Probation periods: is ‘hire and fire’ really the best policy

Home Articles ADVICE & GUIDANCE Probation periods: is ‘hire and fire’ really the best policy

This sounds preposterous doesn’t it? Something reserved for the CEO’s of blue chip companies perhaps, but (and you might want to sit down before I tell you this) you are probably already doing this.

Somewhere along the way many companies have lost the art of interviewing and have instead replaced the interview process with the probationary period.

There could be many reasons for this. The HR department is always the first to face cuts in a recession.  Also,  recruitment agencies are widely relied upon to attract candidates, but do we rely upon them too much to fit a square peg into a square hole – perhaps forgetting that we are responsible for ensuring that the candidate is actually suitable. I think both of these are responsible in part, but overall I feel the main reason is that we have become too reliant on the probationary period and the ease in which we are able to dispose of employees without legal ramifications.

Employees with under two years service do not have the right to claim unfair dismissal at an Employment Tribunal. This has made employers lazy when it comes to the interview process, thinking that they don’t have to make up their minds there and then at the interview stage.

For many of my clients, the probationary period rarely comes to fruition. It is invariably the   case that they will have an employee who is a few months into their employment and they realise that they don’t have the skills for the job. As long as there are no discriminatory factors (this is key as employees do not need any length of service to claim discrimination) then dismissal will be fairly quick and legally risk free; but what is this actually costing your company?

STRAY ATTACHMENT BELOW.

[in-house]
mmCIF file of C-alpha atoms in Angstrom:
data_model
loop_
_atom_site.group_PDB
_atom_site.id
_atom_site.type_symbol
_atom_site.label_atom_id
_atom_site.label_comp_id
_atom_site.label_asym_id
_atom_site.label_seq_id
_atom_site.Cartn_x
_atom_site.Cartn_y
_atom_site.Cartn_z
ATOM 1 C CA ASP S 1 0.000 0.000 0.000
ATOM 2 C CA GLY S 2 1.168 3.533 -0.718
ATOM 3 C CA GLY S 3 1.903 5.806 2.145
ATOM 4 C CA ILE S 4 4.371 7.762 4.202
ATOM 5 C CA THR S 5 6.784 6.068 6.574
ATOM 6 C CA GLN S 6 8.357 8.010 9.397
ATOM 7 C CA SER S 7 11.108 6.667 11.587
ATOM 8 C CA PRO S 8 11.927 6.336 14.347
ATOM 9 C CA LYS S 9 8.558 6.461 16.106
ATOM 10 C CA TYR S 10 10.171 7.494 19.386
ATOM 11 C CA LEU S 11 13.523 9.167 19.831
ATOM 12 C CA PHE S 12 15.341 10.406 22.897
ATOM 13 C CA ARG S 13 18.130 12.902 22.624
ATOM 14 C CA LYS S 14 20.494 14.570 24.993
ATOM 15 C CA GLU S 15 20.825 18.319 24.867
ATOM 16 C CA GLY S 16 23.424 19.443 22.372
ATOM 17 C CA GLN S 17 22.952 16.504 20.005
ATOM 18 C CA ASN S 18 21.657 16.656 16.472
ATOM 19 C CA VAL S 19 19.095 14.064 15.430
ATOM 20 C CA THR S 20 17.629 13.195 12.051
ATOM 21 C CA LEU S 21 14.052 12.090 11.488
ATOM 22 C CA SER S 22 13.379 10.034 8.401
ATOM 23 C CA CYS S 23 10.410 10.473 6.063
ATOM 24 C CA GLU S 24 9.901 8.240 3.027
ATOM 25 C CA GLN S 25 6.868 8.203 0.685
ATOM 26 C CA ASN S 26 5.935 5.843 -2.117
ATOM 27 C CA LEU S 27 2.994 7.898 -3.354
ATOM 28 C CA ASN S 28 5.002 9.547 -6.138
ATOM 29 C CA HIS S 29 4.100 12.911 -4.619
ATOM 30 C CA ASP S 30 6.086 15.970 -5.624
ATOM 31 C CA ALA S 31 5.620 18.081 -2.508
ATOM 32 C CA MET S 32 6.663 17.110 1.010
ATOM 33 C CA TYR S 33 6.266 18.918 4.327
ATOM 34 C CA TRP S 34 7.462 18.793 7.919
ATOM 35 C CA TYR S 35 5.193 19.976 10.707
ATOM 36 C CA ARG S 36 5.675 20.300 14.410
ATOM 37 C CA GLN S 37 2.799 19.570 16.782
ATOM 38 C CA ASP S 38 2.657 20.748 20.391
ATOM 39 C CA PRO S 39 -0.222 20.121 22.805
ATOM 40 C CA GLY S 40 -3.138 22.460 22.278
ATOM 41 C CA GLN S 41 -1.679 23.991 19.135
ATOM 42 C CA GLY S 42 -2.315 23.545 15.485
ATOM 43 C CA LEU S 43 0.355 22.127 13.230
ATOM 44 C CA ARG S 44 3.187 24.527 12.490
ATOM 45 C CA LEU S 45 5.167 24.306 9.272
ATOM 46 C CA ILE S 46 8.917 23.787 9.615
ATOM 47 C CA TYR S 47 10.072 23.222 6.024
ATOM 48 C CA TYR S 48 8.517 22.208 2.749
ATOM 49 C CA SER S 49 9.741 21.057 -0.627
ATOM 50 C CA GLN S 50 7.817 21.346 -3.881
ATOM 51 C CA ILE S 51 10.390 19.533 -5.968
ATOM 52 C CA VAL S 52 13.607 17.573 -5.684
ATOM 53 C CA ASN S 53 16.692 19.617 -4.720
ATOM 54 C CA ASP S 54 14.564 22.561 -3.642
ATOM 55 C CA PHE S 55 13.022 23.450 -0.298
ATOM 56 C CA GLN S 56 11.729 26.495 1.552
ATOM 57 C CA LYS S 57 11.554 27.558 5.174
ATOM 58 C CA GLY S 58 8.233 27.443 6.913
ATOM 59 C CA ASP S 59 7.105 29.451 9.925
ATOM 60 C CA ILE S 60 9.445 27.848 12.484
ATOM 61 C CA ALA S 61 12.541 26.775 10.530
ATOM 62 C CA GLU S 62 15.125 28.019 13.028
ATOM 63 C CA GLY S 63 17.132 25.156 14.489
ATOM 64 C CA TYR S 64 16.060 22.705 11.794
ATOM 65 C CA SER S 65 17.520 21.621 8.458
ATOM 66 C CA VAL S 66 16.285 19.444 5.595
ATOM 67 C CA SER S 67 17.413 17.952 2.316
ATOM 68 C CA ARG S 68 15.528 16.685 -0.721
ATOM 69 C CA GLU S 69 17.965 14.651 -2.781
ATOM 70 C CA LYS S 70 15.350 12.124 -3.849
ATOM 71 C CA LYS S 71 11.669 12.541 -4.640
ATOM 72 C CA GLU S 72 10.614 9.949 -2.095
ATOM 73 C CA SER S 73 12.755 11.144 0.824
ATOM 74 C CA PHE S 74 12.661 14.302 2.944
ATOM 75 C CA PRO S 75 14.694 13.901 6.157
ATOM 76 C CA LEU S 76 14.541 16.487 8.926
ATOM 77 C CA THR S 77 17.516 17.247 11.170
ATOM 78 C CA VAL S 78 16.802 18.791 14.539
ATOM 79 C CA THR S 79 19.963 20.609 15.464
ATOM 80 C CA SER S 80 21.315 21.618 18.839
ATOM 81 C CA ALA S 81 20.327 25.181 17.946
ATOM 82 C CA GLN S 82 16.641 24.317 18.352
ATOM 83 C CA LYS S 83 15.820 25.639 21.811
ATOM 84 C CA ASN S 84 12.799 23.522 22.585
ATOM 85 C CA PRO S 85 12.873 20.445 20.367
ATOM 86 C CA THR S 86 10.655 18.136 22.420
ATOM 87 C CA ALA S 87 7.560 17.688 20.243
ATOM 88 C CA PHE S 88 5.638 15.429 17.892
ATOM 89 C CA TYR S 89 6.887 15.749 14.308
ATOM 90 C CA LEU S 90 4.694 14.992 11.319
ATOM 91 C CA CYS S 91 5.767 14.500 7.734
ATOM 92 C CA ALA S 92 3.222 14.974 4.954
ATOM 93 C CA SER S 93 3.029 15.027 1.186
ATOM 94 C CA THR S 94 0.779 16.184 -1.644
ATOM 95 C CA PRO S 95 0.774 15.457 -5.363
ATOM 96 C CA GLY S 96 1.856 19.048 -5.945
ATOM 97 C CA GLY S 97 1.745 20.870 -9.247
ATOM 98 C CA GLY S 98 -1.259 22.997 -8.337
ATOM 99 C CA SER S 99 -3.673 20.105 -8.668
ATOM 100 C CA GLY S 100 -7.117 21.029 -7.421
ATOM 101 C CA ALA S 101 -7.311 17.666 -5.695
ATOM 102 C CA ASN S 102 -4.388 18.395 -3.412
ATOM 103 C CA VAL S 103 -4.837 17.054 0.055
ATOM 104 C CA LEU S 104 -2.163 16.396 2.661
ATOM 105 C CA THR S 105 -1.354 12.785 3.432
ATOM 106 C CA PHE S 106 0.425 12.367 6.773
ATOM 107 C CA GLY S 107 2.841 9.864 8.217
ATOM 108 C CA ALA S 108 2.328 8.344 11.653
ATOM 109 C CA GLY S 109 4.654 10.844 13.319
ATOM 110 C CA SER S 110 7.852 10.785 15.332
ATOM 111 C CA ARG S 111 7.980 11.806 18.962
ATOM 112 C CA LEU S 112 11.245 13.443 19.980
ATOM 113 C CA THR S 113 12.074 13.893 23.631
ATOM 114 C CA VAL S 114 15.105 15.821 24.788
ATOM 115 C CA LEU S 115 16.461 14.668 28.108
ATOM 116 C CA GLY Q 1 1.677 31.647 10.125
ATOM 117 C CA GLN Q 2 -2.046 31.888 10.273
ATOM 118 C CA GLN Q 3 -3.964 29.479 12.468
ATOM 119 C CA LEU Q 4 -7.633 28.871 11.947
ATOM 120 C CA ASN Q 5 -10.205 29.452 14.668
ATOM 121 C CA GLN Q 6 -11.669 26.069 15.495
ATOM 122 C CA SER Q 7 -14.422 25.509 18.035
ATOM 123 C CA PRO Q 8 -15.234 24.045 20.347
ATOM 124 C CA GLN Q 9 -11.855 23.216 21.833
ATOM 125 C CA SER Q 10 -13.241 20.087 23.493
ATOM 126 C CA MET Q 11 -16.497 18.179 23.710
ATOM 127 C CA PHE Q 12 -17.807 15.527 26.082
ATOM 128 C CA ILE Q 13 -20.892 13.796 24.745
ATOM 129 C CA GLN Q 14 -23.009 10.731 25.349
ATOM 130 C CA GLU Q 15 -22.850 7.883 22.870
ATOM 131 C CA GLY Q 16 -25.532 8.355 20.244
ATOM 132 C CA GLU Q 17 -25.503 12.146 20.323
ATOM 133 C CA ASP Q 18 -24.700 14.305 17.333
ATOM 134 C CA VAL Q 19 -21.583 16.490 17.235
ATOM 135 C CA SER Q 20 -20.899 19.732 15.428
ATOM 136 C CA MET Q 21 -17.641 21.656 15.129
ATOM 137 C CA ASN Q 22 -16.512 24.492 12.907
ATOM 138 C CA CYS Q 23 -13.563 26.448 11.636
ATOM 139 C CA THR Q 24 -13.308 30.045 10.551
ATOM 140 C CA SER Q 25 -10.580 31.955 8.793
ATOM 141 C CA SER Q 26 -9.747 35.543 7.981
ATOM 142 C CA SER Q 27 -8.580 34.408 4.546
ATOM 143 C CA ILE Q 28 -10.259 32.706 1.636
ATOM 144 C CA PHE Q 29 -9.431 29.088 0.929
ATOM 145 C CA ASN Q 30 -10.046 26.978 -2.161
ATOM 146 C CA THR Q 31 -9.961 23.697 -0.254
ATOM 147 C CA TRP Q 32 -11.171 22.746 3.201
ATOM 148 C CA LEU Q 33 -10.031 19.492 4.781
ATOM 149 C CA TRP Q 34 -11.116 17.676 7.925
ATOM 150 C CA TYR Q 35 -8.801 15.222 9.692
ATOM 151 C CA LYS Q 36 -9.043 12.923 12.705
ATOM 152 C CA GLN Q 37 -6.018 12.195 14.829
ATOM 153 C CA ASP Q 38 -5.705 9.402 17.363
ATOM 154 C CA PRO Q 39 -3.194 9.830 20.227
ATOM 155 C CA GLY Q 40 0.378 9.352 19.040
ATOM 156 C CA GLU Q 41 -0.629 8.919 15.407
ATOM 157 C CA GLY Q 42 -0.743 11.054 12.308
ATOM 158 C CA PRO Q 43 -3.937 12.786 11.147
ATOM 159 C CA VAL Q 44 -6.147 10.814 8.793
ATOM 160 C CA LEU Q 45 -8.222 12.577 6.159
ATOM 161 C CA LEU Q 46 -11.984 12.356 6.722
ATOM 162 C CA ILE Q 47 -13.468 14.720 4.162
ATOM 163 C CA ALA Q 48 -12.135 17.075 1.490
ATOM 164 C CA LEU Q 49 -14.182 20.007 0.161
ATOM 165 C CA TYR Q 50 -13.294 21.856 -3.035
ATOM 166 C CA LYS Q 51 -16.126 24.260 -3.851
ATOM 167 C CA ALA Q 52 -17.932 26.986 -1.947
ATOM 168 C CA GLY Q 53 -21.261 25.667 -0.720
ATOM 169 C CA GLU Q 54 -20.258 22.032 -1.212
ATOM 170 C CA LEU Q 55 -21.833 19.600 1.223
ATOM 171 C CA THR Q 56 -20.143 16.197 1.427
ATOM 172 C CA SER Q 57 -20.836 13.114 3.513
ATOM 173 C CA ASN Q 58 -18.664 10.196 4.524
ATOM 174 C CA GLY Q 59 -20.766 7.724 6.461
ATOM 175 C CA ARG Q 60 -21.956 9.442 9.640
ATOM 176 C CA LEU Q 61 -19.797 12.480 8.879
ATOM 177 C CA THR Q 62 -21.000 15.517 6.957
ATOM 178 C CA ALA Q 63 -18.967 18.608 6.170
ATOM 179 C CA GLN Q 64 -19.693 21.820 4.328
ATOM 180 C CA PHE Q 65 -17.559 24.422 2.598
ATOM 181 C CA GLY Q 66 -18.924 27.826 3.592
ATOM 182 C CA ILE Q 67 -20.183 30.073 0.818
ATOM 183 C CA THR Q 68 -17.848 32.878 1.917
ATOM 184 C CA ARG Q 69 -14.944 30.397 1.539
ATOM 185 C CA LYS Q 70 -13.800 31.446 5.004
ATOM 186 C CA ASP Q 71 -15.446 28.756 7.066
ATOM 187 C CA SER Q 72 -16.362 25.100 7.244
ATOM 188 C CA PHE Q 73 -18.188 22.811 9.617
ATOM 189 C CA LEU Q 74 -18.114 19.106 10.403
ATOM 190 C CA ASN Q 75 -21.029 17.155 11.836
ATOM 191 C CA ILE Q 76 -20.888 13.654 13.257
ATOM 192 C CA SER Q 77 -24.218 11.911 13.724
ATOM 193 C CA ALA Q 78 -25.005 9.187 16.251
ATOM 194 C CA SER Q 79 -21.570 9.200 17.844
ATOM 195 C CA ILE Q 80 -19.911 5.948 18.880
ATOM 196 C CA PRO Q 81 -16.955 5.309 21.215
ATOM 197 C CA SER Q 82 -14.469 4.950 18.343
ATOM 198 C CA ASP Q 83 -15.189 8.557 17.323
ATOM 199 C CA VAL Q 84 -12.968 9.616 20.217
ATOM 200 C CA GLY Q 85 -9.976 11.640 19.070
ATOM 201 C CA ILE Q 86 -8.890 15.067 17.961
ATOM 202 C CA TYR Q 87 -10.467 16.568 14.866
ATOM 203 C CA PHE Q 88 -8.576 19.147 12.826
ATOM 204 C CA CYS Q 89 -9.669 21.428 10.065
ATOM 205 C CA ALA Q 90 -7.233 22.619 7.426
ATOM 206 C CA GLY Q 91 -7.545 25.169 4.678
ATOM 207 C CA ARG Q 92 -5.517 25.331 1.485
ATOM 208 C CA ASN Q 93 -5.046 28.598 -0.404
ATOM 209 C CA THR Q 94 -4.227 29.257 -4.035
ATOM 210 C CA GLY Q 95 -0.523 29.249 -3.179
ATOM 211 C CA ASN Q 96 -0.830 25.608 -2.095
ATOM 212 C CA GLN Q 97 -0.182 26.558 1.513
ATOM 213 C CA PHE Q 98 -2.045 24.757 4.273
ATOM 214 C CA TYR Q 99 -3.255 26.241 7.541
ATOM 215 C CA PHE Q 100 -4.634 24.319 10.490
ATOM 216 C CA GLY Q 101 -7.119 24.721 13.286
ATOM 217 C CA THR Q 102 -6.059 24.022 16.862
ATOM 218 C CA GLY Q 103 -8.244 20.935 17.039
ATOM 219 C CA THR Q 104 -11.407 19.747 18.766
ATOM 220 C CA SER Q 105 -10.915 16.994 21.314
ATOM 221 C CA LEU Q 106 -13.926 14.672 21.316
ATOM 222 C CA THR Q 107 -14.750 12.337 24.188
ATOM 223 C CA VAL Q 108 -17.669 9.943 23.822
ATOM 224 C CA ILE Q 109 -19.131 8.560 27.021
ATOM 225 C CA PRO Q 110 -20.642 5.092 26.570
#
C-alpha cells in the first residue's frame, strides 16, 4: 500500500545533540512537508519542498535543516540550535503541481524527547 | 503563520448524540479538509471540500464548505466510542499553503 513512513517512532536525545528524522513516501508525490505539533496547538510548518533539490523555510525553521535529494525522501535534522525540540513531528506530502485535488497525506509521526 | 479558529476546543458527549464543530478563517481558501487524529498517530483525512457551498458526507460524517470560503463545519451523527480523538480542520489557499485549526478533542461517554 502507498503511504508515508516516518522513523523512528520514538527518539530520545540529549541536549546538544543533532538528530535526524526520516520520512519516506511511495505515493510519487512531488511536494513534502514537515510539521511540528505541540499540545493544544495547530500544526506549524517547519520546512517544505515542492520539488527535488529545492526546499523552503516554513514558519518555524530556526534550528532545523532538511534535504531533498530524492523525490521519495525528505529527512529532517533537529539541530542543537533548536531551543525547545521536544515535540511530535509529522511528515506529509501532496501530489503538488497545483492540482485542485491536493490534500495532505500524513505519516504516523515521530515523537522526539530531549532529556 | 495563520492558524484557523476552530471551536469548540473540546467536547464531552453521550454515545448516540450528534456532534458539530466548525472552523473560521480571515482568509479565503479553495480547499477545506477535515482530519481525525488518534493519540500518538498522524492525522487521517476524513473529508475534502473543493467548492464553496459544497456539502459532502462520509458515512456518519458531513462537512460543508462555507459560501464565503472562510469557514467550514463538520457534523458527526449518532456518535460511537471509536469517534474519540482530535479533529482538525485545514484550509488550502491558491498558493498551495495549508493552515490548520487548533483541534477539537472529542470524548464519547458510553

The problem is that these costs are hard to identify and spread thinly enough for you to miss them at first sight. Training is the main cost. Were they placed on your training program? Attended mandatory courses? Sat next to Simon from accounts for a week and had a half day induction with their manager? But there are other smaller costs too. Who set them up on the payroll system? Activated their pass? Drafted their contract? Sent out the offer letter? Gave them the health & safety tour? Walked them through the factory to introduce them? How much time was spent discovering that they couldn’t actually do the job? How was this discovered? Through errors? What was the knock on effect of those errors on their colleagues, manager and your customers? How much work would then go into preparing for the probationary meeting, typing up minutes and a dismissal letter? The hours spent on this individual are difficult to calculate, but start totting it up and add to it the salary for the now dismissed employee and you can begin to see a substantial amount of your profits disappearing.

Suddenly a longer interview process, including some in-tray exercises and even an assessment centre or character profiling, don’t seem quite so tiresome or expensive after all.

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